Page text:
The most expensive view in South Africa

I joined up with Earthstompers Garden Route and Addo National Park tour for an amazing 5 days of sight-seeing and good company. Day 3: Oudtshoorn – Knysna – Sedgefield

“I’m going to show you the most expensive view in South Africa” claims Charlene, our Earthstompers tour guide.

As she says this we are driving through the heart of the valley, seeing some nice but normal looking houses surrounding a very large pond, complete with fronds. Well actually it’s the River Estuary of Knysna, the famous town of The Garden Route’s Lake District.

It’s also place with no elephants, thanks to woodsman killing all but 20 of them in the 1960s for the crime of ‘getting in the way’. What put the nail in the giant elephant coffin however, was the bright idea of the local council to let a hunter go kill just one more, to determine the species of course, because science. He killed 11. The final 9 were helped to hightailed it out of there, by being taken to Kruger National Park. A great idea in theory, but the completely different winter weather conditions at the time of their introduction and the changed sources of food meant they couldn’t survive.

These days, elephants sightings are claimed from time to time, something like big-foot or the lochness monster, but there has been no proof. Perhaps it’s just the ghost of elephants past trampling trees and leaving giant droppings in revenge.


As for the view, I’m sure it’s nice and all but I get the feeling it won’t live up to the hype. Then we make it to the lookout at the top of the cliff. Up where South Africa’s hottest property lies.


Well ok, it’s quite spectacular.

Bright blue Indian Ocean views stretch out as far as the eye can see to one side. On the other, the sun pokes its way through light cloud cover to to glisten on the rocky ocean inlet below. I’m reminded of coastal Australia, where I grew up, and not for the first time today.


We spent the morning driving through the eucalyptus forests of the Outiniqua Pass, yes Aussie Eucalyptus, brought over for paper plantations. We pass through The Garden Route’s capital town, George, named after England’s King George the Fourth. But the final destination of this particular drive, is a bushy riverside town, aptly named Wilderness.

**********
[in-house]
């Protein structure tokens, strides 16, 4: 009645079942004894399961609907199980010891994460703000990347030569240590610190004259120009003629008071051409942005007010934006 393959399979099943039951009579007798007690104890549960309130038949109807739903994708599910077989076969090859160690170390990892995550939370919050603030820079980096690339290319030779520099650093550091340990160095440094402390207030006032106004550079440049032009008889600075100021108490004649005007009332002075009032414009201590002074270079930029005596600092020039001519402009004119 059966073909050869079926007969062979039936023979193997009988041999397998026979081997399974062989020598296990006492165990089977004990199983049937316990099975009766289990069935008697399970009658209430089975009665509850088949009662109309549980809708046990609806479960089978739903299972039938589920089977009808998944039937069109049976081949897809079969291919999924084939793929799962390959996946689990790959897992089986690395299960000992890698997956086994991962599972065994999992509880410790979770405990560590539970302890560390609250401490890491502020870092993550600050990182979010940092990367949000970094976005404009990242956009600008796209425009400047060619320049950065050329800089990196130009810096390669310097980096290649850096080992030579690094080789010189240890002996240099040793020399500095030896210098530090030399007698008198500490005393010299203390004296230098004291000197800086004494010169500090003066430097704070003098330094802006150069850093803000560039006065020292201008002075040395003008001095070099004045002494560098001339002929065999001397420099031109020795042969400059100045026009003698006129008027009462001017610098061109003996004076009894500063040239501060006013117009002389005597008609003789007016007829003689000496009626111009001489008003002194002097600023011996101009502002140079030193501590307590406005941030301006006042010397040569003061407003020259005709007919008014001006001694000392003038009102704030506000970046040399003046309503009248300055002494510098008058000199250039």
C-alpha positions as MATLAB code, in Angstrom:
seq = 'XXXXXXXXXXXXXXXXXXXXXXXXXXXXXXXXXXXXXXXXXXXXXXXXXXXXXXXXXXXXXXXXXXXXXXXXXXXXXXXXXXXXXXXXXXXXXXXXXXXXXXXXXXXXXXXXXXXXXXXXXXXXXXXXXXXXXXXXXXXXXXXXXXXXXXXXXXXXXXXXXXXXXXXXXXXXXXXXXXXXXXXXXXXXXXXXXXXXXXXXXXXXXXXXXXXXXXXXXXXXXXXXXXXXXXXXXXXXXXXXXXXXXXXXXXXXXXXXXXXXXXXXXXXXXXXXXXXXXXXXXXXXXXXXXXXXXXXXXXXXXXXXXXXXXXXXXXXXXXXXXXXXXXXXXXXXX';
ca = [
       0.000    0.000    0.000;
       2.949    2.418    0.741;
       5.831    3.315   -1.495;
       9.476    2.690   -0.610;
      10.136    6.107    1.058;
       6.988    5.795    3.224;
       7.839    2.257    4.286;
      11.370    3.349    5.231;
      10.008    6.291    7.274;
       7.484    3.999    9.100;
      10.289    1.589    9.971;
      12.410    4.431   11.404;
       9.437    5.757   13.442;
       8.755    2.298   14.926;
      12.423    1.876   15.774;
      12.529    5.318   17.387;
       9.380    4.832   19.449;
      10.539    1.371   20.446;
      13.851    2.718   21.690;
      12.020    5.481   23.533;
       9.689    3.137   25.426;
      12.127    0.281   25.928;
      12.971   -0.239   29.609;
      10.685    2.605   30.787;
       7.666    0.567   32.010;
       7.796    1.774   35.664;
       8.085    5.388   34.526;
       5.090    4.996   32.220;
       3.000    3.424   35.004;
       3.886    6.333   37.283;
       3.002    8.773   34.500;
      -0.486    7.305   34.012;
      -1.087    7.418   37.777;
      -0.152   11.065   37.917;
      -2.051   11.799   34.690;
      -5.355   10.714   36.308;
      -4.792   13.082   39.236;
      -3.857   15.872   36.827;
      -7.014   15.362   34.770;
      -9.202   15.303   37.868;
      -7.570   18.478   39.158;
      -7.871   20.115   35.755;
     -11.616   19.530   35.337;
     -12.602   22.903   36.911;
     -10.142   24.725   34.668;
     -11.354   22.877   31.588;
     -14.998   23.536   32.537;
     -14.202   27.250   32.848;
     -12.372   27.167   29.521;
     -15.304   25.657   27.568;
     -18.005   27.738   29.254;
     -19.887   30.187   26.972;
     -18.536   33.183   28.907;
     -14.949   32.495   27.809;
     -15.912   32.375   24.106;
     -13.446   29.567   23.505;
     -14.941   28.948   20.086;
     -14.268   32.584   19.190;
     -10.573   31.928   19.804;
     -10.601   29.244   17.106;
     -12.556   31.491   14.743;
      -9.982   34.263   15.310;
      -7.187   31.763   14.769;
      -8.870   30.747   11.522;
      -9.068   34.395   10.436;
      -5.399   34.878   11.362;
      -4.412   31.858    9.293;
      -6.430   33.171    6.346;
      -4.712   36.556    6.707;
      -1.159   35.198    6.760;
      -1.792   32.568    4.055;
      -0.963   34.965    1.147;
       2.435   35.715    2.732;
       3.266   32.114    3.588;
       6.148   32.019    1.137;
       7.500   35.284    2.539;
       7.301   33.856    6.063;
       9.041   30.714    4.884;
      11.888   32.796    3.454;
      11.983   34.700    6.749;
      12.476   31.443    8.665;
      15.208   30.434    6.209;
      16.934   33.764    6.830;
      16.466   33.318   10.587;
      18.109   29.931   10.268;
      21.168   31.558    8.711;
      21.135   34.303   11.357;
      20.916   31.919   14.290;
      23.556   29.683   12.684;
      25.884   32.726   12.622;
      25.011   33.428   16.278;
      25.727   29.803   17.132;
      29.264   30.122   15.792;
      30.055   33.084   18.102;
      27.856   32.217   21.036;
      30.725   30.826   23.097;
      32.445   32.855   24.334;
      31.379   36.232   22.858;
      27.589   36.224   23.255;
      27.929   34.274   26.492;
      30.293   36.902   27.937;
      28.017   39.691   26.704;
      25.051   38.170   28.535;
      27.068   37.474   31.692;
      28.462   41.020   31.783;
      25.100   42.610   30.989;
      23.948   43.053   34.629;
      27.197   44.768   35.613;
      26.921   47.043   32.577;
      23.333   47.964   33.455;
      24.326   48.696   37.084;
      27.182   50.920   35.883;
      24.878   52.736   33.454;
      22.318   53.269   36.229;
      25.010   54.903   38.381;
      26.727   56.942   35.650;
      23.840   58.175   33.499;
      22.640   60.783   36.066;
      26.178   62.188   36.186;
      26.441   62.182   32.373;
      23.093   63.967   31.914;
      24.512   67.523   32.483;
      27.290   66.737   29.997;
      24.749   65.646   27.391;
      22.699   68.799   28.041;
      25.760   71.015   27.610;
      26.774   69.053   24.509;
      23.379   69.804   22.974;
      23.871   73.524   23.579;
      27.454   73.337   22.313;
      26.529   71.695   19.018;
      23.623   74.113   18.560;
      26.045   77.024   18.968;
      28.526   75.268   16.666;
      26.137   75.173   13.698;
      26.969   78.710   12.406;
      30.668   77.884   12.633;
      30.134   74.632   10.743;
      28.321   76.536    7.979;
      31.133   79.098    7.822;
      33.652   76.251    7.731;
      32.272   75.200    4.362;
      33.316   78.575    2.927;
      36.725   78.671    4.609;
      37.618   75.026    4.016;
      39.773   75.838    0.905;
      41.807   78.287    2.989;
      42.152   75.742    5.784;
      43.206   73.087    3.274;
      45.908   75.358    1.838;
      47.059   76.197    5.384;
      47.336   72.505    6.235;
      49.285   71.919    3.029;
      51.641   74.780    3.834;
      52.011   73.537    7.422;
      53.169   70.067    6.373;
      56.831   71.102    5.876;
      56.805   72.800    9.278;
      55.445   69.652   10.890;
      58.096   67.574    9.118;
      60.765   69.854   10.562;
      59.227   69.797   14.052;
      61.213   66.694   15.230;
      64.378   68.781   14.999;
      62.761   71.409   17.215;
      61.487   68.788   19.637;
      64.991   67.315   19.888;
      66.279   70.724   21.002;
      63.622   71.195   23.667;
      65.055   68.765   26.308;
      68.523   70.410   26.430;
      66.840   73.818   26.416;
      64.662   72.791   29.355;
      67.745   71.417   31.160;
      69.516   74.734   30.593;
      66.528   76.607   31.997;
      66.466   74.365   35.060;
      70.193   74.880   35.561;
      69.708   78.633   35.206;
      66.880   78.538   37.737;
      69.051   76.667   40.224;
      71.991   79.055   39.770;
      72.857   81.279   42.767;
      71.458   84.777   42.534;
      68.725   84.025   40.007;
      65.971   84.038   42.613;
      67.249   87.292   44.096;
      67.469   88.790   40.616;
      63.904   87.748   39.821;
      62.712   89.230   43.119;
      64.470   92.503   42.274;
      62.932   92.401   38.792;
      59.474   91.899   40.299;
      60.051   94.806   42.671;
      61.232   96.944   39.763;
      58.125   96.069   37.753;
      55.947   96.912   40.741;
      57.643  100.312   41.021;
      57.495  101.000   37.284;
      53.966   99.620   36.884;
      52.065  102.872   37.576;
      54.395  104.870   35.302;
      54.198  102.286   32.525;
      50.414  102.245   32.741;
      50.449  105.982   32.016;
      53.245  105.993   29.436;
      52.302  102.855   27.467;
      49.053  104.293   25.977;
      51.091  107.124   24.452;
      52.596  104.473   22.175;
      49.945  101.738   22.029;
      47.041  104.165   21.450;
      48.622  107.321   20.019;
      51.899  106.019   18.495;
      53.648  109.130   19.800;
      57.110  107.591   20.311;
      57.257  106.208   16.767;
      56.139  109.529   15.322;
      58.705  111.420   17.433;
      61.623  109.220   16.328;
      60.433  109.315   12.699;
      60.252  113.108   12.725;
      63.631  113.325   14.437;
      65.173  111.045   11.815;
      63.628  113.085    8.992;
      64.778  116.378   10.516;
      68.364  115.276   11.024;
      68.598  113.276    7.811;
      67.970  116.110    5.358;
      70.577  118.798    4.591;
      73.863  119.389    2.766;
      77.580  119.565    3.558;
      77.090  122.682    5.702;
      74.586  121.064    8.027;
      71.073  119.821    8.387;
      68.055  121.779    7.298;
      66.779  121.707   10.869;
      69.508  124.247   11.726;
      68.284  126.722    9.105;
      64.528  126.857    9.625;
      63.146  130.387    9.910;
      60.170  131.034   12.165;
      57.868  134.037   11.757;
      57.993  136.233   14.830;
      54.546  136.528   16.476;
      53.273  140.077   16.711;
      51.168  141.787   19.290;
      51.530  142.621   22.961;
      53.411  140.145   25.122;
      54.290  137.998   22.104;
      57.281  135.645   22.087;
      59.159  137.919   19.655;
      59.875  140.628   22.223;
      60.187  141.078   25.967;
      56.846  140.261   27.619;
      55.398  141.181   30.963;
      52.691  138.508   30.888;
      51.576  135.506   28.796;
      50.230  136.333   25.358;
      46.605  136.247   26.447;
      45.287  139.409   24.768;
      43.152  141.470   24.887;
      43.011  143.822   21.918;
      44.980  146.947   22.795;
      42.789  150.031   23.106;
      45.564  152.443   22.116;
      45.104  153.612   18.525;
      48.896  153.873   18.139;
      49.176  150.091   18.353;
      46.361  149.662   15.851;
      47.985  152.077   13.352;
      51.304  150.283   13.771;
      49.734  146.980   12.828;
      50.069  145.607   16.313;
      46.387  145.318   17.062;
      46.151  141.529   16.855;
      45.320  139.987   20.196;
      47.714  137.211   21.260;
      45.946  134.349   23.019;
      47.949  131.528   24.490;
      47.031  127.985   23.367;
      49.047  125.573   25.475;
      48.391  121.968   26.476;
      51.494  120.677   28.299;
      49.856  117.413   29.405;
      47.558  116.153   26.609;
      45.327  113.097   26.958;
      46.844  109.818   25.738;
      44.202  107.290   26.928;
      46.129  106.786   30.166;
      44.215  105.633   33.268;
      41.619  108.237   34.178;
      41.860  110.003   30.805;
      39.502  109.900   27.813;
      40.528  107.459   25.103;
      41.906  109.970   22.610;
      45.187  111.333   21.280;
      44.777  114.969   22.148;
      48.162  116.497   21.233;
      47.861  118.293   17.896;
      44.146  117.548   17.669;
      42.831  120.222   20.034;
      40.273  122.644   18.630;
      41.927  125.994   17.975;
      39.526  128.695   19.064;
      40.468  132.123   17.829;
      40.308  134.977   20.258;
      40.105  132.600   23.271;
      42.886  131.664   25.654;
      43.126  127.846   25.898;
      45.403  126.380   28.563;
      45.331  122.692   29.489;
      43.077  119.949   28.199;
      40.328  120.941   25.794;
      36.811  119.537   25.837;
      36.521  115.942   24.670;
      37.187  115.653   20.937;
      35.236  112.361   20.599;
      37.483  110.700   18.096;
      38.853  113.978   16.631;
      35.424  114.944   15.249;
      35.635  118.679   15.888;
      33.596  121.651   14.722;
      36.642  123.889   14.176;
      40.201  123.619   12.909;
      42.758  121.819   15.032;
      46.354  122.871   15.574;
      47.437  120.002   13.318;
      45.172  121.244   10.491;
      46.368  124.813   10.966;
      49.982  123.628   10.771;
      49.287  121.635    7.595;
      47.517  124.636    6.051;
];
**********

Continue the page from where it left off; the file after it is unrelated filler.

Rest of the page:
It might be overcast, but by golly we were going to canoe this river, especially with promises of a waterfall at the end. Despite some serious against-wind battle, the river canoe cruise is calm and pleasant. All kinds of birds squawk from the dense tree cover to either side, or float right along with you. Back home, my fellow Aussie paddling partner and I concur, this would be exactly the kind of place you’d find a croc. While we’re assured that’s not likely here, we can’t help keeping a sharp eye out.


Making it to shore with all our limbs still attached (at the front of the pack, I might add) we commence the leisurely bush walk to the waterfall. Scrubby bush (known here as bushveld, no denying that’s a fun word!) grew on either side of the wooden path, broken only by the trickling creek running through it. From time to time it was necessary to duck a low-lying tree branch, or of course, grab onto one of the vines and make like Tarzan.

Ok seriously, did I just canoe right back to Australia?


I may have already suspected it, but the small waterfall at the end confirmed it. I had seen this place before. And I kept telling everyone, I’m sure they were sick of hearing it, but I was tripping. At least, settling on a large rock to eat a picnic lunch purchased this morning, I felt very much at home.

Leave a Reply

Your email address will not be published. Required fields are marked *